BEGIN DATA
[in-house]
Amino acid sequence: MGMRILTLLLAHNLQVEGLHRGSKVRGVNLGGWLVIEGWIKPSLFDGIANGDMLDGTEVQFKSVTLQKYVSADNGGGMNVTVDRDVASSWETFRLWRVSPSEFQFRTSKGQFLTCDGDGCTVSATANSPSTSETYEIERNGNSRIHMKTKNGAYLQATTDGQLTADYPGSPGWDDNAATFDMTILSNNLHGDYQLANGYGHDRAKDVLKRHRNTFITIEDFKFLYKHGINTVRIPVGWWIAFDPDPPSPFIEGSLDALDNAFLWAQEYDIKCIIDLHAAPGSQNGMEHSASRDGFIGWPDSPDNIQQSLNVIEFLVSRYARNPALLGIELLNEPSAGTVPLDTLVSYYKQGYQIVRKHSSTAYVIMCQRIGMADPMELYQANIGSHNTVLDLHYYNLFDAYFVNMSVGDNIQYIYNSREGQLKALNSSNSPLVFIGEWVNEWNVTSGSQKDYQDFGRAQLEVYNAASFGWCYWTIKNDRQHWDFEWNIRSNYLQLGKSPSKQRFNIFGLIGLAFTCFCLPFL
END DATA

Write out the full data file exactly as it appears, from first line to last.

[in-house]
Amino acid sequence: MGMRILTLLLAHNLQVEGLHRGSKVRGVNLGGWLVIEGWIKPSLFDGIANGDMLDGTEVQFKSVTLQKYVSADNGGGMNVTVDRDVASSWETFRLWRVSPSEFQFRTSKGQFLTCDGDGCTVSATANSPSTSETYEIERNGNSRIHMKTKNGAYLQATTDGQLTADYPGSPGWDDNAATFDMTILSNNLHGDYQLANGYGHDRAKDVLKRHRNTFITIEDFKFLYKHGINTVRIPVGWWIAFDPDPPSPFIEGSLDALDNAFLWAQEYDIKCIIDLHAAPGSQNGMEHSASRDGFIGWPDSPDNIQQSLNVIEFLVSRYARNPALLGIELLNEPSAGTVPLDTLVSYYKQGYQIVRKHSSTAYVIMCQRIGMADPMELYQANIGSHNTVLDLHYYNLFDAYFVNMSVGDNIQYIYNSREGQLKALNSSNSPLVFIGEWVNEWNVTSGSQKDYQDFGRAQLEVYNAASFGWCYWTIKNDRQHWDFEWNIRSNYLQLGKSPSKQRFNIFGLIGLAFTCFCLPFL